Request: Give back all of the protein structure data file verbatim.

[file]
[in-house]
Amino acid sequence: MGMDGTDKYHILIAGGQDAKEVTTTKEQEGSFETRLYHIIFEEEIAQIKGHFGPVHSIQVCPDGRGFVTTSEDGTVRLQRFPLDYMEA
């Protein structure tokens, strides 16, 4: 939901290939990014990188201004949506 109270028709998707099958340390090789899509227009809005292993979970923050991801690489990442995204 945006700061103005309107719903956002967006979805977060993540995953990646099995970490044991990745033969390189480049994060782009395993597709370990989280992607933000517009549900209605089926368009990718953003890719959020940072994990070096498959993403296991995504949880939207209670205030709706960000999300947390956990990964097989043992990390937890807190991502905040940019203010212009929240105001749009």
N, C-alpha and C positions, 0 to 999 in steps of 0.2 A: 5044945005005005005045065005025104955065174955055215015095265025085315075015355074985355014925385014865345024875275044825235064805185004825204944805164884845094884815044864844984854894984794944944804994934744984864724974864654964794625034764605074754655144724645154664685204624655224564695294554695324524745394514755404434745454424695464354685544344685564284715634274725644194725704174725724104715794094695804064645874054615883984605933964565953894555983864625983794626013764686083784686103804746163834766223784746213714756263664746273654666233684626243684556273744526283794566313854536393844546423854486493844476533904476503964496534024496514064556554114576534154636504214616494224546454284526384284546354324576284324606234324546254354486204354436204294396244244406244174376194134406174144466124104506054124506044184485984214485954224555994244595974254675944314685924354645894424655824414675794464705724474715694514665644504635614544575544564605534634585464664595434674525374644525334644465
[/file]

[in-house]
Amino acid sequence: MGMDGTDKYHILIAGGQDAKEVTTTKEQEGSFETRLYHIIFEEEIAQIKGHFGPVHSIQVCPDGRGFVTTSEDGTVRLQRFPLDYMEA
């Protein structure tokens, strides 16, 4: 939901290939990014990188201004949506 109270028709998707099958340390090789899509227009809005292993979970923050991801690489990442995204 945006700061103005309107719903956002967006979805977060993540995953990646099995970490044991990745033969390189480049994060782009395993597709370990989280992607933000517009549900209605089926368009990718953003890719959020940072994990070096498959993403296991995504949880939207209670205030709706960000999300947390956990990964097989043992990390937890807190991502905040940019203010212009929240105001749009």
N, C-alpha and C positions, 0 to 999 in steps of 0.2 A: 5044945005005005005045065005025104955065174955055215015095265025085315075015355074985355014925385014865345024875275044825235064805185004825204944805164884845094884815044864844984854894984794944944804994934744984864724974864654964794625034764605074754655144724645154664685204624655224564695294554695324524745394514755404434745454424695464354685544344685564284715634274725644194725704174725724104715794094695804064645874054615883984605933964565953894555983864625983794626013764686083784686103804746163834766223784746213714756263664746273654666233684626243684556273744526283794566313854536393844546423854486493844476533904476503964496534024496514064556554114576534154636504214616494224546454284526384284546354324576284324606234324546254354486204354436204294396244244406244174376194134406174144466124104506054124506044184485984214485954224555994244595974254675944314685924354645894424655824414675794464705724474715694514665644504635614544575544564605534634585464664595434674525374644525334644465